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Re: CSP versus Content-Type on scripts and stylesheets

From: David Lin-Shung Huang <linshung.huang@sv.cmu.edu>
Date: Thu, 2 Feb 2012 15:02:36 -0800
Message-ID: <CAGiwpwgXPLBfH7gPSFPnK372gevdepm=XAhsmfBQMcFSp6p33g@mail.gmail.com>
To: Adam Barth <w3c@adambarth.com>
Cc: Michal Zalewski <lcamtuf@coredump.cx>, public-webappsec@w3.org
On Thu, Feb 2, 2012 at 2:41 PM, Adam Barth <w3c@adambarth.com> wrote:

> On Mon, Dec 19, 2011 at 11:55 PM, Michal Zalewski <lcamtuf@coredump.cx>
> wrote:
> > The origin scoping of CSP rules for scripts and stylesheets poses a
> > bit of a challenge when dealing with resources that are not meant to
> > be interpreted as CSS or JS, but will parse as such. I don't see this
> > being addressed consistently in the current spec, but it's probably
> > worth giving some thought soon.
> >
> > There are at least three cases worth singling out:
> >
> > 1) In principle, any HTML 404 page that echoes back the requested URL
> > may be interpreted as CSS, because of the preposterously lax parsing
> > and resynchronization rules for stylesheets. If I can include:
> >
> > <link rel=stylesheet
> > href="http://permitted-source/nonexistent/}.foo{color:pink;}">
> >
> > ...then the parser will happily skip any trailing HTML, resynchronize
> > from the initial }, and I just scored an injected ruleset.
> >
> > Note that this is mitigated in Chrome and Firefox due to the
> > improvements proposed by Chris Evans to address an unrelated problem
> > of cross-domain data theft, but CSP should probably not implicitly
> > depend on his proposed approach.
>
> Yeah, we should require this explicitly.  This got implemented in IE
> and Safari as well (not sure about Opera).


Yes, this got implemented in all major browsers including Opera.


> That mean's we're in
> pretty good shape.  I've added some text to the security
> considerations section discussing this topic:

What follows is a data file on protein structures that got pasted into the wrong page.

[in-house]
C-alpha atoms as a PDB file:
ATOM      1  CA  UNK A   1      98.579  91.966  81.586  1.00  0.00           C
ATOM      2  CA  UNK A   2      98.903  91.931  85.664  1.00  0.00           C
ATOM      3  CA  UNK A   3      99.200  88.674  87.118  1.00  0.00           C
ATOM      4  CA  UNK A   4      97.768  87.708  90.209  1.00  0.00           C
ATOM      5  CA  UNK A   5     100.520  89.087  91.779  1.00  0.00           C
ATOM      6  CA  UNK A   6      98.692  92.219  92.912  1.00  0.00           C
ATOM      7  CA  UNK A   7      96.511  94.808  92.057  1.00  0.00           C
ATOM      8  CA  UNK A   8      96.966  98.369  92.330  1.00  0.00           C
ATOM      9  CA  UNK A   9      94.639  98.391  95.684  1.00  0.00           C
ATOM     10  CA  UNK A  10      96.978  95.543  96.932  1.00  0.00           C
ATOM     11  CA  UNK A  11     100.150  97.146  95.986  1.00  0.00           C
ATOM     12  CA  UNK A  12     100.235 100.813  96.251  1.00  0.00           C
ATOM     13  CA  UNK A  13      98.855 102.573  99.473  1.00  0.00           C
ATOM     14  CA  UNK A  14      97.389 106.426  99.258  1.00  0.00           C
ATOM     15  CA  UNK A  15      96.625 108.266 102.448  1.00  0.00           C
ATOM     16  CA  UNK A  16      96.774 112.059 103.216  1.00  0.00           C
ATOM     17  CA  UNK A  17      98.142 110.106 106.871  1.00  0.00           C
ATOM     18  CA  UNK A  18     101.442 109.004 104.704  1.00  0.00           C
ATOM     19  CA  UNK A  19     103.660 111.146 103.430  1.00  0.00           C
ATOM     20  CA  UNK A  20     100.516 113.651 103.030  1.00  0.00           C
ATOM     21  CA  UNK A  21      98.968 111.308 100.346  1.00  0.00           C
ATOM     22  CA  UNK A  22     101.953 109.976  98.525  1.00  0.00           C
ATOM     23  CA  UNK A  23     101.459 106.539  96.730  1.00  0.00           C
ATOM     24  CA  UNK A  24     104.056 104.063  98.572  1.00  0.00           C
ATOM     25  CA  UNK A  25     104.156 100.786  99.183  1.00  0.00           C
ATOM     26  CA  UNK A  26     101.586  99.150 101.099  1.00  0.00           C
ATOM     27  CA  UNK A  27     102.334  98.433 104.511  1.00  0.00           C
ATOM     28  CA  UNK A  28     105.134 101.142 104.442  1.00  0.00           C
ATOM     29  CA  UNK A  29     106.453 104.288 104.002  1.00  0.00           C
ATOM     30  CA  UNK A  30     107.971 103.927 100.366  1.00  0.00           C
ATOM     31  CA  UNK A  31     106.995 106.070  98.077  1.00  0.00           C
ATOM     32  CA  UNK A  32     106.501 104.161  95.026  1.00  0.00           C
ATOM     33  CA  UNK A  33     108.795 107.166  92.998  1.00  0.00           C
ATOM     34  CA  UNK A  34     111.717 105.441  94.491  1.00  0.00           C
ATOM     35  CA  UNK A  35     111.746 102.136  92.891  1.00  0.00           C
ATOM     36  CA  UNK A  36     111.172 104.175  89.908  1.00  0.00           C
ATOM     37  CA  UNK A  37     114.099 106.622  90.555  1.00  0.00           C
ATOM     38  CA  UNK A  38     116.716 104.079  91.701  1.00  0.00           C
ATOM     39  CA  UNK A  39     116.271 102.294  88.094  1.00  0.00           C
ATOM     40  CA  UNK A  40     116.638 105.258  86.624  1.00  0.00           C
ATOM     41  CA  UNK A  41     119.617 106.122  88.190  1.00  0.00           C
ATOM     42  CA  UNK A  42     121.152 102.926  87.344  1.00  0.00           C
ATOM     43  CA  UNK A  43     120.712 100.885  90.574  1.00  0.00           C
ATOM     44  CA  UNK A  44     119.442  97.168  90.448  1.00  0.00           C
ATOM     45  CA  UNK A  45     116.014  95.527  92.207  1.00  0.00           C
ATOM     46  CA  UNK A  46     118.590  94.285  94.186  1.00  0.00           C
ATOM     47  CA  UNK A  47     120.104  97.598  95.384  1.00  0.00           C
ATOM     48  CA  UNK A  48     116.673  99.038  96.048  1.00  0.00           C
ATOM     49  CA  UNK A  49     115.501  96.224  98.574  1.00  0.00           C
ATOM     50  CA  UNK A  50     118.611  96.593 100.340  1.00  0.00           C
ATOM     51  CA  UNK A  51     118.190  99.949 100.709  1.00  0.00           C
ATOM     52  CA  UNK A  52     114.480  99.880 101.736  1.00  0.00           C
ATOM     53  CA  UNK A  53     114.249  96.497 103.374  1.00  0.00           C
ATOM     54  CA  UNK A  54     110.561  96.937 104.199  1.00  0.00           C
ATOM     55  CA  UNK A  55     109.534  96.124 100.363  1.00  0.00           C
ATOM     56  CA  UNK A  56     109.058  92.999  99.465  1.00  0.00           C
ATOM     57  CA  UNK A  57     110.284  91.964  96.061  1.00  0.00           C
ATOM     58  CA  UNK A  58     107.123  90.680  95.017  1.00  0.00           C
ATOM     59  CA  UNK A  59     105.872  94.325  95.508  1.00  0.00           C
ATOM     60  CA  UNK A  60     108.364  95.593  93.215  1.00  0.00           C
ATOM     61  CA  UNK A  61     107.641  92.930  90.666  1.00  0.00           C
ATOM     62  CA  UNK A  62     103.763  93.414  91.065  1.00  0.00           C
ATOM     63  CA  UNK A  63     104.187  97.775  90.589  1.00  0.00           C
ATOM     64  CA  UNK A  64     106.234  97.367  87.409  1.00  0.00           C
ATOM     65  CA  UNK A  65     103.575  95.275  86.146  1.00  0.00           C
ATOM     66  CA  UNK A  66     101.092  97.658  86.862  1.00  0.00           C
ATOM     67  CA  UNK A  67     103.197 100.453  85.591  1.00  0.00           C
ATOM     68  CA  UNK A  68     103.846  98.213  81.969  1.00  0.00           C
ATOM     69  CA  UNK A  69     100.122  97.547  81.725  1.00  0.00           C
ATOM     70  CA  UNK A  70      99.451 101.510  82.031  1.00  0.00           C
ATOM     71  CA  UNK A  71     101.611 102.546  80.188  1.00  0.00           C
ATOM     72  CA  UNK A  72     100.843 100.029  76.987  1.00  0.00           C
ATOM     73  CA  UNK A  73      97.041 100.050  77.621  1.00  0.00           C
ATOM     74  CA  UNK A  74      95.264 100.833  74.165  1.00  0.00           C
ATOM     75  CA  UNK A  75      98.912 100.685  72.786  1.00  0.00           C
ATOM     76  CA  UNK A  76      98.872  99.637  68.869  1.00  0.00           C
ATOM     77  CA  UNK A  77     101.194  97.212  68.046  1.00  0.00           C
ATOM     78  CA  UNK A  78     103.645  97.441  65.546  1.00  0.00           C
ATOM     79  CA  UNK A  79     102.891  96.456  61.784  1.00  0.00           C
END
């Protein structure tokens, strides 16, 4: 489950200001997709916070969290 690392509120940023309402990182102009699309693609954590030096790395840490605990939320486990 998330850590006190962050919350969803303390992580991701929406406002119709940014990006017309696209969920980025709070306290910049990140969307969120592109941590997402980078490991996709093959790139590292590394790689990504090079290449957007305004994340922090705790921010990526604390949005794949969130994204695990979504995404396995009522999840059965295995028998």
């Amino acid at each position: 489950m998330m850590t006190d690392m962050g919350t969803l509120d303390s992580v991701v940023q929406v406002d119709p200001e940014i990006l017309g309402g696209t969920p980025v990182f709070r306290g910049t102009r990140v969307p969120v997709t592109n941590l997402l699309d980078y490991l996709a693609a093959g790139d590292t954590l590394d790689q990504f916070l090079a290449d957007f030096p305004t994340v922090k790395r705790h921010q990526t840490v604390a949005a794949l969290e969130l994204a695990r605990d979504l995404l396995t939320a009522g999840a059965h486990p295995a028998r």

>
> http://dvcs.w3.org/hg/content-security-policy/rev/52277a98cf90
>
> > 2) With a bit less flexibility, the same attack is possible for
> > scripts. Even if we forget about E4X, there is a concern that an
> > user-controlled CSV or text/plain document hosted within a whitelisted
> > origin could be loaded as a script.
> >
> > The original Mozilla spec eventually added a C-T matching requirement
> > to fix that issue, but I think the current draft drops it.
>
> What do you recommend we do here?  We dropped strict Content-Type
> matching because it makes it significantly harder for folks to deploy
> CSP.  I agree that there's some risk here, but there's also a balance
> with deployability.
>
> > 3) Possibly the worst case: if any of the permissible script origins
> > has any JSONP interface within its bounds, then even with C-T
> > matching, CSP effectively permits return-oriented programming by
> > loading scripts such as:
> >
> > http://permitted-source/some_jsonp_api.php?callback=do_something
> > http://permitted-source/some_jsonp_api.php?callback=do_something_else
> >
> > Worse yet, JSONP interfaces seldom sanitize callback parameters with
> > particular zeal, which normally doesn't cause major problems. In
> > absence of robust sanitization, we can do this:
> >
> > http://permitted-source/some_jsonp_api.php?callback=do_something(123)
> > http://permitted-source/some_jsonp_api.php?callback=something=123||
>
> This does sound problematic.  Do you have a recommendation for what we
> should do about it?  What MIME types to JSONP endpoints typically use
> (e.g., what fraction use application/json versus text/javascript
> versus something random)?
>
> Adam
>
>
Received on Thursday, 2 February 2012 23:03:04 GMT

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